Despite being an English major, I have always enjoyed the sciences. That is, except for physics because I fucking suck at it. That doesn’t mean that I’m not interested in the questions that physicists have, it’s that my brain isn’t capable of doing the equations to solve them. I’m still interested in the process and the conclusion, just when someone else does them and then I can read about it later. Having said that, this book was by no means a cakewalk and I would be lying if I said I understood it all. The first part of the book gently sucks you in as the content feels like a nice refresher on high-school level physics. You think, “Great, I understand this. I got this. I can understand Stephen Hawking, damn I’m smart!”. It is a false hope. I do not know the target audience that Hawking was aiming for as some parts of this book break down the concepts so well that any beginner can grasp them but the once the quantum physics comes in and Hawkings starts talking about black holes, he just assumes that his brief intro to physics basics will be enough to understand the hard concepts and theories he then elaborates on for the rest of the novel.
Would I say this book is enjoyable? Not really. Is it worth reading? Yes. Is it important? Yes. Despite its challenges this book is probably as simple as these complex concepts are going to get and it’s mind-blowing to look at our world, space and the universe from this perspective.
“I am just a child who has never grown up. I still keep asking these ‘how’ and ‘why’ questions. Occasionally, I find an answer.”
“What does “feminism” mean today? That is the question at the heart of “We Should All Be Feminists…””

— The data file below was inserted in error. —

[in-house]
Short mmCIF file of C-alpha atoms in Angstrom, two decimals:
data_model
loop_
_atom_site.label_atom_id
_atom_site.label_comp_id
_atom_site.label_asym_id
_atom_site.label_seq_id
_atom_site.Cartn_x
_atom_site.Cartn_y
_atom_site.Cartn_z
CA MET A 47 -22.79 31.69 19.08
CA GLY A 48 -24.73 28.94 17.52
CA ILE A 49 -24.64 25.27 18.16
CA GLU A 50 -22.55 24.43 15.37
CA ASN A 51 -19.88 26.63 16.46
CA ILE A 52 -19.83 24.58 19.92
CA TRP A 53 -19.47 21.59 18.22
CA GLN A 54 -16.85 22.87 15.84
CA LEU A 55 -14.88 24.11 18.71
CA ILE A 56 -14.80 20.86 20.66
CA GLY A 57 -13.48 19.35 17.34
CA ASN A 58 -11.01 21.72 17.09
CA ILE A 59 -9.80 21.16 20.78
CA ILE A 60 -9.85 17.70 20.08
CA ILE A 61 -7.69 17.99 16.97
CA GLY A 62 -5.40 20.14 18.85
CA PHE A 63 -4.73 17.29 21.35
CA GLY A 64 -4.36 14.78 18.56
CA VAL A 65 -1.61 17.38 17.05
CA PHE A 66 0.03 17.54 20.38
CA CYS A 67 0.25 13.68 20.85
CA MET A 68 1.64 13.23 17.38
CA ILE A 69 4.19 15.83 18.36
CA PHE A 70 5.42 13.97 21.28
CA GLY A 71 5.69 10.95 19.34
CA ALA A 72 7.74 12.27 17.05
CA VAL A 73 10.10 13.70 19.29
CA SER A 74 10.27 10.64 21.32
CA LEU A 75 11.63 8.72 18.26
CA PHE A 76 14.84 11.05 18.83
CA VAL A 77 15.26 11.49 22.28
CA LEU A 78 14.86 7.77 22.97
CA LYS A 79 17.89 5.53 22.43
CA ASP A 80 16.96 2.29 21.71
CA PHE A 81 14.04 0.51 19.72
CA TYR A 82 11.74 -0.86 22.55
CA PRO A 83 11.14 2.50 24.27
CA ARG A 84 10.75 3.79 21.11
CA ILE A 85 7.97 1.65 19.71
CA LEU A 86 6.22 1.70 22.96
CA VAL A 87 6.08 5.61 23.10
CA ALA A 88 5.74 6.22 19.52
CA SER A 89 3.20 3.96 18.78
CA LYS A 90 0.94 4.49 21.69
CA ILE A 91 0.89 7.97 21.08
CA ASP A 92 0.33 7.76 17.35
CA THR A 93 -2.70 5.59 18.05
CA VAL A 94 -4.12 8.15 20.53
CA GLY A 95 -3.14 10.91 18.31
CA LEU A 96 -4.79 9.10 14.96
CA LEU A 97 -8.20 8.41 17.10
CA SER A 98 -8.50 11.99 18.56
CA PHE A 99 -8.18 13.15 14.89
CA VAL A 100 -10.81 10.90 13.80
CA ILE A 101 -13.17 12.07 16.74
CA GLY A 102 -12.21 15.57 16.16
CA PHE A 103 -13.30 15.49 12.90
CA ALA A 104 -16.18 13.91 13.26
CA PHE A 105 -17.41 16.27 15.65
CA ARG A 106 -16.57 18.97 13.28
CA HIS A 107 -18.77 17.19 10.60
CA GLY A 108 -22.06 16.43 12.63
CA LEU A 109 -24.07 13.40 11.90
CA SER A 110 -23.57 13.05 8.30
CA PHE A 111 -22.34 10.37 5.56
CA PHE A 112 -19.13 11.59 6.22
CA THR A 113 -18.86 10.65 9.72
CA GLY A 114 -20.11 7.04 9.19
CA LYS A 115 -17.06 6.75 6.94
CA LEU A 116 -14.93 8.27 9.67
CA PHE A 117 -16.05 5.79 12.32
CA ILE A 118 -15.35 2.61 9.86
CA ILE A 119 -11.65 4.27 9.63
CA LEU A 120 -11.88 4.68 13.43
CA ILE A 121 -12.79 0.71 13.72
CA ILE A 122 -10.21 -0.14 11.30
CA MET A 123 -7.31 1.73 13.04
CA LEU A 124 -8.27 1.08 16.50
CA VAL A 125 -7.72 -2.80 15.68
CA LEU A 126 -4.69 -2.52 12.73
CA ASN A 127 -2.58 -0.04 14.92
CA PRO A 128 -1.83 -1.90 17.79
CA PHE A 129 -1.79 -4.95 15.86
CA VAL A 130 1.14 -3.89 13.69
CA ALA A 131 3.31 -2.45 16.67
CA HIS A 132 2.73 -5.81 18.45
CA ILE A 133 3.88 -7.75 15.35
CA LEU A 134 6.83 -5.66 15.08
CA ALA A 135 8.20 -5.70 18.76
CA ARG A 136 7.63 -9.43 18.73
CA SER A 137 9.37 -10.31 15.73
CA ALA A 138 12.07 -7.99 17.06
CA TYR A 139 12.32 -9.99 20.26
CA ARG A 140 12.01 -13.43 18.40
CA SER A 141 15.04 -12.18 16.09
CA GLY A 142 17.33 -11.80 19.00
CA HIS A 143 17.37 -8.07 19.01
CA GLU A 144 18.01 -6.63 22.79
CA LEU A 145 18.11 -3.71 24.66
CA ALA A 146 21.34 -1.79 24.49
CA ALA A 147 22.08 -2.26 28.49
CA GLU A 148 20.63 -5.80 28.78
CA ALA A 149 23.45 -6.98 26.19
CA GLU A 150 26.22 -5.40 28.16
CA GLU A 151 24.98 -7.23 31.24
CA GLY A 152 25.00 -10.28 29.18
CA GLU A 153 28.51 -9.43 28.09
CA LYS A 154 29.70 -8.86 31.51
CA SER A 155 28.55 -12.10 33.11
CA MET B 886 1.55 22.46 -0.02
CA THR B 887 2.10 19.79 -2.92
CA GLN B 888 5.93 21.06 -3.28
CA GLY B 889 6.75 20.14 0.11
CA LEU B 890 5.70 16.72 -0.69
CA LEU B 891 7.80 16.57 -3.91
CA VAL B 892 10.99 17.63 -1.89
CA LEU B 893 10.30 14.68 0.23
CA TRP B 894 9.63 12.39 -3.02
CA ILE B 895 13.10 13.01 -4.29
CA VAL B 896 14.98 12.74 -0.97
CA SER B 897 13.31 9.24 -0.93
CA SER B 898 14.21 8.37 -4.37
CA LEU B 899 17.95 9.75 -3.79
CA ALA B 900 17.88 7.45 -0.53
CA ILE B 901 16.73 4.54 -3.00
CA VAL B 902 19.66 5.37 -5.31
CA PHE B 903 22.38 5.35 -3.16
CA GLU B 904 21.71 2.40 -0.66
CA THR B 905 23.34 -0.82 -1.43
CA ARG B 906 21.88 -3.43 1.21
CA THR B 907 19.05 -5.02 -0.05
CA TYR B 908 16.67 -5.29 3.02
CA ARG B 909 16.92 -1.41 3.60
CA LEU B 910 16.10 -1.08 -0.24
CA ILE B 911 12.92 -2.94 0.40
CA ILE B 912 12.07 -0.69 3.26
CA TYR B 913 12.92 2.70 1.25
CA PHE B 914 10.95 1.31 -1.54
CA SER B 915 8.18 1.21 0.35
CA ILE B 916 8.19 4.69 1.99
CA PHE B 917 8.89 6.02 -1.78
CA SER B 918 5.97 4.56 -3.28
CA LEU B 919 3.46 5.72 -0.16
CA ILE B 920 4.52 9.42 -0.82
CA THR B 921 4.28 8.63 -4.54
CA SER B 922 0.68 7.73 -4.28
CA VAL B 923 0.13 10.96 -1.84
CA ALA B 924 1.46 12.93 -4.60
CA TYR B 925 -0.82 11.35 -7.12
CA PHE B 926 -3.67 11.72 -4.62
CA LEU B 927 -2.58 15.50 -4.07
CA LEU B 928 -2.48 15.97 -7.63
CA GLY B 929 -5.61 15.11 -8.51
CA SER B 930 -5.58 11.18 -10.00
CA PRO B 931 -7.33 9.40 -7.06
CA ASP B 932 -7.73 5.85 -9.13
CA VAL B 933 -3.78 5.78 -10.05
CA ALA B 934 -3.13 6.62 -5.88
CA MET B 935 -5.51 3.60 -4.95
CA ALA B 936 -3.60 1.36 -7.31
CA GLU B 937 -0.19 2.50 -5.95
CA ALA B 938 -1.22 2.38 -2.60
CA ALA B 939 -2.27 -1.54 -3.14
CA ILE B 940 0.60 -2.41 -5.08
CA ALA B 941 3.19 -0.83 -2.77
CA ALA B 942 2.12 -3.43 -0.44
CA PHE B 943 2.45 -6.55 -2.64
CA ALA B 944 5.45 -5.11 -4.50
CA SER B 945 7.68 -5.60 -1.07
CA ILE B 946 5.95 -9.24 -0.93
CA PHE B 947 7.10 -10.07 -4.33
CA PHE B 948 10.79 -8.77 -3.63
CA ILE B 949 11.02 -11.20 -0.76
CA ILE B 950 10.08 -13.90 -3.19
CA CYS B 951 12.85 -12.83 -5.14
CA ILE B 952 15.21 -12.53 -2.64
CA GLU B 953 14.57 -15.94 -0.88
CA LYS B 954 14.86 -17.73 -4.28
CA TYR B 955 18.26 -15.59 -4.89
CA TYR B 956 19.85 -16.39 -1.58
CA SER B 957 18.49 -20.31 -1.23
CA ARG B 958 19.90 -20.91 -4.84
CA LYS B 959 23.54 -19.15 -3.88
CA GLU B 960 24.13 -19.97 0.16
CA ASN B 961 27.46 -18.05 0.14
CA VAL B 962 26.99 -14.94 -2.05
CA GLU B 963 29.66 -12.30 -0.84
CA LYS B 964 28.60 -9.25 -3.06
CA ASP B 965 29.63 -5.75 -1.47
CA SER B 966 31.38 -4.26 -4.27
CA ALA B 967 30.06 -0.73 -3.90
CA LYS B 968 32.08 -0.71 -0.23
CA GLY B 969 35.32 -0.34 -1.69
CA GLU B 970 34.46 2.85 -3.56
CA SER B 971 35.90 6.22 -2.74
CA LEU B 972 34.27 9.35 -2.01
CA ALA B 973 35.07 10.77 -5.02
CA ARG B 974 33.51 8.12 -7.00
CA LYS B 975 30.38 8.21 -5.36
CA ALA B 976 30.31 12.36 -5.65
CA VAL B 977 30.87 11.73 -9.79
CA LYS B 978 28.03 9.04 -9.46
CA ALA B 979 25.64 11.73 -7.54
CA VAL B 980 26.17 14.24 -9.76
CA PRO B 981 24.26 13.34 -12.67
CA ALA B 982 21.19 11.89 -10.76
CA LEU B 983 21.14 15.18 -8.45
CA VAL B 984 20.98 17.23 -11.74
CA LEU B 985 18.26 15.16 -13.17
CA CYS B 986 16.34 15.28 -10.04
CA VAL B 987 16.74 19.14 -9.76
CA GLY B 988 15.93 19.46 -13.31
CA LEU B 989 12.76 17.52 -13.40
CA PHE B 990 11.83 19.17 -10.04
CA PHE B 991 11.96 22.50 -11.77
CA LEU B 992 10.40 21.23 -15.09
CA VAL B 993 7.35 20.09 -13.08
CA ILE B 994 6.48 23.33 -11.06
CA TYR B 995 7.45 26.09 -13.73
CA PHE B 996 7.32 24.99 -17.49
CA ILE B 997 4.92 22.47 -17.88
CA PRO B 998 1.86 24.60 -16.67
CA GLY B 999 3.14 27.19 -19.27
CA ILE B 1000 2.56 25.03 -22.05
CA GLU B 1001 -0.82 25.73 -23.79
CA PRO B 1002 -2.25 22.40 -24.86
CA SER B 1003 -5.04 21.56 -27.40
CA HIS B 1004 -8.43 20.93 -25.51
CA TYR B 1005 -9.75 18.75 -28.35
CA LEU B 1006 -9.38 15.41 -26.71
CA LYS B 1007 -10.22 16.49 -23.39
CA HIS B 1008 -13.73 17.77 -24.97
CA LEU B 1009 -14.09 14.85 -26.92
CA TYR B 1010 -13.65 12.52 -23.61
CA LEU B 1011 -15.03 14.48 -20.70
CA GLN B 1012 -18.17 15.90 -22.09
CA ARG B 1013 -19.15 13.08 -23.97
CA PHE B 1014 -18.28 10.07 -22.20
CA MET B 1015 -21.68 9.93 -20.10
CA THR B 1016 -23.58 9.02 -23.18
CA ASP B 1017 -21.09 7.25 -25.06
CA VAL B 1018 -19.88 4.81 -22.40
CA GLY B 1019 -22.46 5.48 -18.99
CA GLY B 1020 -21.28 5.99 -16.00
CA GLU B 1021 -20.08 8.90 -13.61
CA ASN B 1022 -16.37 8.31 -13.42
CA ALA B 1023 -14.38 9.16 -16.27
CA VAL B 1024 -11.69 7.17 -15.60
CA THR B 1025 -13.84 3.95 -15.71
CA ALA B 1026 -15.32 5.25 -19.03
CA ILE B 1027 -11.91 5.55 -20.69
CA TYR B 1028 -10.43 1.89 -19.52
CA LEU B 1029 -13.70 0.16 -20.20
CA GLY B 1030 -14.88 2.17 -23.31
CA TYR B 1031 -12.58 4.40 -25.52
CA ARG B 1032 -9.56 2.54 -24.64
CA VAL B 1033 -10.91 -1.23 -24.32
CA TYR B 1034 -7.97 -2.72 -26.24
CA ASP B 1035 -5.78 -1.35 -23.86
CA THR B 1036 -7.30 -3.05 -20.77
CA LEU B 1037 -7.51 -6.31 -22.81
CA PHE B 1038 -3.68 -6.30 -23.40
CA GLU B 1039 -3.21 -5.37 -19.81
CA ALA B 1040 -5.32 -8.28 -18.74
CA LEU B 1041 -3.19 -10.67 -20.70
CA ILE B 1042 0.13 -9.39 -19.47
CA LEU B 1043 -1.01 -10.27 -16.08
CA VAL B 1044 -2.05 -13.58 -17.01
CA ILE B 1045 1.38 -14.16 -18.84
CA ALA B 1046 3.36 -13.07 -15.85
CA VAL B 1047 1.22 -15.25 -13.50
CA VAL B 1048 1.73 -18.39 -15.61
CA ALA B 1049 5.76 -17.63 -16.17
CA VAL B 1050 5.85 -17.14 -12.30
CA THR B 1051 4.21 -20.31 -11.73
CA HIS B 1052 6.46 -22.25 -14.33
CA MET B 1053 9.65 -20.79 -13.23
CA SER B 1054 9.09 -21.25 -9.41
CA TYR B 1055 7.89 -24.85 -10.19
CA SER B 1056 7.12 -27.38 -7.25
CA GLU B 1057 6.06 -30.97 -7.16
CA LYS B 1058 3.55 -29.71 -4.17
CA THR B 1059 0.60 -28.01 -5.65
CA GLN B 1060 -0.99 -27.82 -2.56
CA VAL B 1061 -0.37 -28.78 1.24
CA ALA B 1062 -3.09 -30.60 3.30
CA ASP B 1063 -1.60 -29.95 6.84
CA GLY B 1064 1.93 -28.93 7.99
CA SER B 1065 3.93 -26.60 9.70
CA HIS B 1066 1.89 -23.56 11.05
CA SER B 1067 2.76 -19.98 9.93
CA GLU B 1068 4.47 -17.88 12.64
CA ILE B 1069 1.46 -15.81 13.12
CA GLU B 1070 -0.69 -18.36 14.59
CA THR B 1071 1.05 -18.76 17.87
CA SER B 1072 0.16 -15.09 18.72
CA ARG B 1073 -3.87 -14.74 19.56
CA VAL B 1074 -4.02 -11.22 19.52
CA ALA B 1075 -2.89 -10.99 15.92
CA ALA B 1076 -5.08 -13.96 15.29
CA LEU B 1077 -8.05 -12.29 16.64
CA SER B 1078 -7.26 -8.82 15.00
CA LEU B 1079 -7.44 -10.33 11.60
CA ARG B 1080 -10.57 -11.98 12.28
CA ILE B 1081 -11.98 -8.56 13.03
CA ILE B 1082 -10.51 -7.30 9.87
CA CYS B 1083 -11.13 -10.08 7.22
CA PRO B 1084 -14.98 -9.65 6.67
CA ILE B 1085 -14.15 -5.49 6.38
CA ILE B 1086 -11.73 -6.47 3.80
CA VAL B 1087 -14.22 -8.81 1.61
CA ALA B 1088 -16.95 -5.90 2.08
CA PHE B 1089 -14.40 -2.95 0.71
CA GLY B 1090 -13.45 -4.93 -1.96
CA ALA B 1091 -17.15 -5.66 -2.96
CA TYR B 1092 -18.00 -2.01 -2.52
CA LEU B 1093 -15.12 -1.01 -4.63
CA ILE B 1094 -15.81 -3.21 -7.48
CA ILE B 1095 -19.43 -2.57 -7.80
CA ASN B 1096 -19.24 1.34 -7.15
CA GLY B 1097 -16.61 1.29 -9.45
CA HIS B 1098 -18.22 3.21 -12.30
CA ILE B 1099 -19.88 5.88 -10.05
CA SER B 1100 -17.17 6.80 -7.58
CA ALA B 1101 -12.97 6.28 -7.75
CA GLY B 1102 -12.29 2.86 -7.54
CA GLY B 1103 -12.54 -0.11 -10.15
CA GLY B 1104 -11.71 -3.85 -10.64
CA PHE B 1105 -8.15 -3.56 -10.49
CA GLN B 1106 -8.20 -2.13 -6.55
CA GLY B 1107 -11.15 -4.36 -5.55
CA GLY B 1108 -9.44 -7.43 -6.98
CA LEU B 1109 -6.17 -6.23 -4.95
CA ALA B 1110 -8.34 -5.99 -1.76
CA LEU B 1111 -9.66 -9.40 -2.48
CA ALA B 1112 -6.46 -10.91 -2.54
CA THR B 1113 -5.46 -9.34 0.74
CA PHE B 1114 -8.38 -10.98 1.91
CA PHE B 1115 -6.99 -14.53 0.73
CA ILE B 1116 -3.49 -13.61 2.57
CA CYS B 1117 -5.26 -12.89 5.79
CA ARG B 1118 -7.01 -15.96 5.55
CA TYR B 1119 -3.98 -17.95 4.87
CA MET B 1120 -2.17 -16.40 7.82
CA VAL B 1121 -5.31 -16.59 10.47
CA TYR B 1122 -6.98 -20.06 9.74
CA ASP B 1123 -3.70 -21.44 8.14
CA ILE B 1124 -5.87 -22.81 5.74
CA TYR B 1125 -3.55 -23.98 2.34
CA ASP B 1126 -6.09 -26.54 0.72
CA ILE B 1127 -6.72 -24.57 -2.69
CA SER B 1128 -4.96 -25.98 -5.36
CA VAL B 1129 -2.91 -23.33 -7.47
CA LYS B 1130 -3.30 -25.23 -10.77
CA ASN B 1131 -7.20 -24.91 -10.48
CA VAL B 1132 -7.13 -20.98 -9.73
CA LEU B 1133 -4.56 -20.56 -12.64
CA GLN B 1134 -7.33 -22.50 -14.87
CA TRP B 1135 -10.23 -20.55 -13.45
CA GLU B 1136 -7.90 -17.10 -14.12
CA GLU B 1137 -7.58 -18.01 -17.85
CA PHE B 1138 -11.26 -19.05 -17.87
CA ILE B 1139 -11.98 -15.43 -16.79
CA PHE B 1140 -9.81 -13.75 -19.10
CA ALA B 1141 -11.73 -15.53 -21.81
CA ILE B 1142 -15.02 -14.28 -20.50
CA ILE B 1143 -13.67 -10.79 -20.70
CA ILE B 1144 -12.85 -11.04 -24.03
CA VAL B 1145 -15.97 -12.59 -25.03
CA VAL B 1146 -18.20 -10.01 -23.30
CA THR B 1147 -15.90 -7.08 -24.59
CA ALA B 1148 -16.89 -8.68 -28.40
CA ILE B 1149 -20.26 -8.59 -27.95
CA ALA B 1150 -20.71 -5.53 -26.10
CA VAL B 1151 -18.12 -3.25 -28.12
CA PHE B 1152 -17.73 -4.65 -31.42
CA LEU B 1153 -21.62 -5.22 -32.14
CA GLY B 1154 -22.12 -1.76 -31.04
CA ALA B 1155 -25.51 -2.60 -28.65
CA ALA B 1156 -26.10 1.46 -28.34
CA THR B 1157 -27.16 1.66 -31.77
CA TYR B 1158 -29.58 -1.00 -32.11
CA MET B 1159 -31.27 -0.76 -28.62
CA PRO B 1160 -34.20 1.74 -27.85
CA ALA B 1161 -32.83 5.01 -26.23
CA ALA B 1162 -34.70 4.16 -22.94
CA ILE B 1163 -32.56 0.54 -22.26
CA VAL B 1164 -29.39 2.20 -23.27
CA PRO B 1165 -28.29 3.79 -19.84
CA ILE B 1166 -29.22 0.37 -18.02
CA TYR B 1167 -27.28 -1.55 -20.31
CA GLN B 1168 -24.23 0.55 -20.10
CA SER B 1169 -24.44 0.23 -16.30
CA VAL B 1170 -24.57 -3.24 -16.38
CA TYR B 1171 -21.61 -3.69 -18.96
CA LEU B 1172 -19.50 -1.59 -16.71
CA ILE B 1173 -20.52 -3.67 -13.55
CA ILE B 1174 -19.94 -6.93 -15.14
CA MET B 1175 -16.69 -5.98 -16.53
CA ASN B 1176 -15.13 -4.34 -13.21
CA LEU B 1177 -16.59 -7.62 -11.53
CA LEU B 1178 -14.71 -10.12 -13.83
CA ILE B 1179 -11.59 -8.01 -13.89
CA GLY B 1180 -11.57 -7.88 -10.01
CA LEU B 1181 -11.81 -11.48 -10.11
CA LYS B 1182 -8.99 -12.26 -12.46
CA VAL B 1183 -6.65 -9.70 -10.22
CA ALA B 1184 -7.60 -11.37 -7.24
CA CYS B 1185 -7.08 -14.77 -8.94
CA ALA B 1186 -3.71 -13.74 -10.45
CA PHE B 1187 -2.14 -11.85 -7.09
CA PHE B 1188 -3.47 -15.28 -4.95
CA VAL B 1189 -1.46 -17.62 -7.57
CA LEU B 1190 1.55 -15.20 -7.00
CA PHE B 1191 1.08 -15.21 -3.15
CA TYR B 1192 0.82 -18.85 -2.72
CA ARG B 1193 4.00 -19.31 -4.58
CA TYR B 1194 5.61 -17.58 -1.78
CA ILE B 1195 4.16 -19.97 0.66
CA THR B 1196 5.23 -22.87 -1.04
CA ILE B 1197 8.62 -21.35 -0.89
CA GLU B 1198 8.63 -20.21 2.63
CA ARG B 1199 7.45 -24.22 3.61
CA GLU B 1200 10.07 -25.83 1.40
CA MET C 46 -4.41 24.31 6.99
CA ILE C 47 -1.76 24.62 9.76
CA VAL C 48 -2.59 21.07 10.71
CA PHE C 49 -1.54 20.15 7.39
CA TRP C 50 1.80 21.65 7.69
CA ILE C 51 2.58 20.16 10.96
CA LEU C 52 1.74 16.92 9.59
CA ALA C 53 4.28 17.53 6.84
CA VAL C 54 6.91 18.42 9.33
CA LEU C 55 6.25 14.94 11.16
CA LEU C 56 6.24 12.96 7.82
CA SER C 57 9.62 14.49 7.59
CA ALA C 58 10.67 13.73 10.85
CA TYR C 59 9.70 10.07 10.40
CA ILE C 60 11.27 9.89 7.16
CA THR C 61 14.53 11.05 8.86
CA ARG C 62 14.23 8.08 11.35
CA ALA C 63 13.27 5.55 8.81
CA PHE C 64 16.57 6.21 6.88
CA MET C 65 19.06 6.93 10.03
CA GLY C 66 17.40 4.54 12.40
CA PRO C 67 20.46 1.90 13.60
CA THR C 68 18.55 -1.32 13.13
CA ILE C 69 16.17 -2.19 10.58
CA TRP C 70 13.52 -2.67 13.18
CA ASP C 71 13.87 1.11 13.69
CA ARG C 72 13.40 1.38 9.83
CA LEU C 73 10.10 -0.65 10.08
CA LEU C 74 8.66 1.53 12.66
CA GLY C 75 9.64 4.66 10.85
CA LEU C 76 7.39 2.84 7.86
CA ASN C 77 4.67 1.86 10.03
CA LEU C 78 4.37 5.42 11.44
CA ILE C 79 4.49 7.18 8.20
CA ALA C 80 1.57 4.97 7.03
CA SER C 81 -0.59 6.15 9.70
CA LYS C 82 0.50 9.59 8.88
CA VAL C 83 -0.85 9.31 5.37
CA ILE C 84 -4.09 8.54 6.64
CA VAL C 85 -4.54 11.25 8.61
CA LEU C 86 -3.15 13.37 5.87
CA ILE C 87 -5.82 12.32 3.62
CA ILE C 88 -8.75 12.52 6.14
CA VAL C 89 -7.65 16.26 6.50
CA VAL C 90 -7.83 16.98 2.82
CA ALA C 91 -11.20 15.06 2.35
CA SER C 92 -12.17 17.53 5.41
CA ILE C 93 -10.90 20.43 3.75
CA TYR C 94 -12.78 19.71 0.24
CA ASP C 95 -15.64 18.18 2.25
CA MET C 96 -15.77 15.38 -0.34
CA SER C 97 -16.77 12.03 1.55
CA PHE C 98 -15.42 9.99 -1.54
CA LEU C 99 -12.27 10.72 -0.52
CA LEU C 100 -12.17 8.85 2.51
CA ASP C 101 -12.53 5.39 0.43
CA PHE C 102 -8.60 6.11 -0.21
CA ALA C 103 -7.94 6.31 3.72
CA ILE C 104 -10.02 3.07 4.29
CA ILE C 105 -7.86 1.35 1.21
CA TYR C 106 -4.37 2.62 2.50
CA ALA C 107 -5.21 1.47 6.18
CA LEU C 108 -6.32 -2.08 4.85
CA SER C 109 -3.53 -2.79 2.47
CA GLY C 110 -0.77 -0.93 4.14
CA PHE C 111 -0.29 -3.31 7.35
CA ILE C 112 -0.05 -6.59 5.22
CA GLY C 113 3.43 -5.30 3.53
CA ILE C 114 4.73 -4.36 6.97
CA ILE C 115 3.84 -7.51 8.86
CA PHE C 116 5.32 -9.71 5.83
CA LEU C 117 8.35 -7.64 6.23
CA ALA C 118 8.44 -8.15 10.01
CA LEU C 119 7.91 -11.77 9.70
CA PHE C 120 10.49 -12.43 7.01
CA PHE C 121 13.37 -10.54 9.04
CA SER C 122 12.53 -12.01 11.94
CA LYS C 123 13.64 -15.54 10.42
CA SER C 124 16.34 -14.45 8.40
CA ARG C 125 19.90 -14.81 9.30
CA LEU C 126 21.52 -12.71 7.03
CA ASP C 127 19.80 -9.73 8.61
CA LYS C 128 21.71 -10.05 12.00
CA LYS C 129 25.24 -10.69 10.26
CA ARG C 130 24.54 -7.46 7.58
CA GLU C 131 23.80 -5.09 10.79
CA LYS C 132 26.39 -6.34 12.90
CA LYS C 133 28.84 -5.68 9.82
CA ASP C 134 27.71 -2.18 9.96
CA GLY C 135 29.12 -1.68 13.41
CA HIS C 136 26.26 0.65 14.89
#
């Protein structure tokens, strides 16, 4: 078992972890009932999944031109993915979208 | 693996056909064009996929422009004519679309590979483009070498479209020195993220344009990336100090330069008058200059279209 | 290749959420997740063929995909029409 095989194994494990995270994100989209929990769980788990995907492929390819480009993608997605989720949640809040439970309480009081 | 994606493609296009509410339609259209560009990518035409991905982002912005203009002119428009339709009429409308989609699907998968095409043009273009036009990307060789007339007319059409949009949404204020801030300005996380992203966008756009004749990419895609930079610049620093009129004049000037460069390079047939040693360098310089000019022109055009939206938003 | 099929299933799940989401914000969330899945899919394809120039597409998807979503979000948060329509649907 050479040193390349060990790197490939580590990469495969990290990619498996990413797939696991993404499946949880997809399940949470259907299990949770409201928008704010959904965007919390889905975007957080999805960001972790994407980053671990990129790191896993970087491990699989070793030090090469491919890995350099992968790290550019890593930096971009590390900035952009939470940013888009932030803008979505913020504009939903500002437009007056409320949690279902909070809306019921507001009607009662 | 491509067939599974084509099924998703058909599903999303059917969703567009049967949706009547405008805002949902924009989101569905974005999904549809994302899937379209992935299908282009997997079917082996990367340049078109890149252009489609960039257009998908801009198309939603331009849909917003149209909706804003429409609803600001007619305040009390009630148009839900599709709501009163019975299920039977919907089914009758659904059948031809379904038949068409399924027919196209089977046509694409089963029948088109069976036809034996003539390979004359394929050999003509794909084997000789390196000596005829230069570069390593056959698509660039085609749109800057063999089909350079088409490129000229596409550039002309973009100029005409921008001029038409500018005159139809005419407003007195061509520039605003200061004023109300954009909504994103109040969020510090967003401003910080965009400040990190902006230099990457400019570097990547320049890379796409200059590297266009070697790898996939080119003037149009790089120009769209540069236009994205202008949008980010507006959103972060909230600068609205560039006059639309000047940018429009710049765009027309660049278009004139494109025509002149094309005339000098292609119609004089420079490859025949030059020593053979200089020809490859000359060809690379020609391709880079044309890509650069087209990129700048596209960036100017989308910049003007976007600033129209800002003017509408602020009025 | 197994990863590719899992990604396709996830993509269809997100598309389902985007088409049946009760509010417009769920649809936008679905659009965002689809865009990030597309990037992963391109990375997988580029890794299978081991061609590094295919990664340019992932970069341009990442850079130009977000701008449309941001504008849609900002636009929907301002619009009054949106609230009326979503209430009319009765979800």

4/5 stars. ebook, 32 pages. Read September 20, 2018
I can’t recall how I found this short essay but I’m really glad I did. I have often a wondered what exactly feminism means today? Especially in this volatile political environment. How can we as women explain our situation to the many men (and some women) who still don’t think that it is a relevant position to take a stand on in the present day? Well, I think the continued awareness and prevalence of rape culture, that a misogynist is the American president, how toxic masculinity is creating more and more troubled men, and the potential uproar over women’s basic rights in first world countries and all over the globe is more than enough time to consider how important feminism still is. This essay is important, so much so that I wish I could casually hand a copy of this to nearly everyone I know. Essays like this should be required reading in high school and universities everywhere.
“Some people ask: “Why the word feminist? Why not just say you are a believer in human rights, or something like that?” Because that would be dishonest. Feminism is, of course, part of human rights in general—but to choose to use the vague expression human rights is to deny the specific and particular problem of gender. It would be a way of pretending that it was not women who have, for centuries, been excluded. It would be a way of denying that the problem of gender targets women.”
How do you persuade people to understand a point of view? You explain how your point of view will benefit them and to not attack them for their current views. Chimamanda finds this wonderful balance between stating facts firmly to diffusing difficult aspects of feminism with grace and humour. She discusses the marginalization of men and women and the archaic beliefs that shape this discrimination, while also recognizing that we’re all unconsciously shaped by our culture so it’s easy to get caught up in what’s perceived as normal. Feminism is here to help us dismantle the beliefs that no longer benefit us in society, and that’s for both men and women. Feminism is not something to be feared, as many men do, as there is a history has a prevalence of fearmongering when it comes to women empowering themselves and others.
“We teach girls to shrink themselves, to make themselves smaller. We say to girls, you can have ambition, but not too much. You should aim to be successful, but not too successful. Otherwise, you would threaten the man. “
In end, people will believe what they want to believe. You cannot move people like Trump and those who follow him, but for the rest of us that want better for humanity and are constantly trying to understand and improve, this essay is a wonderful, pervasive and persuasive read.
“A world of happier men and happier women who are truer to themselves. And this is how to start: We must raise our daughters differently. We must also raise our sons differently.”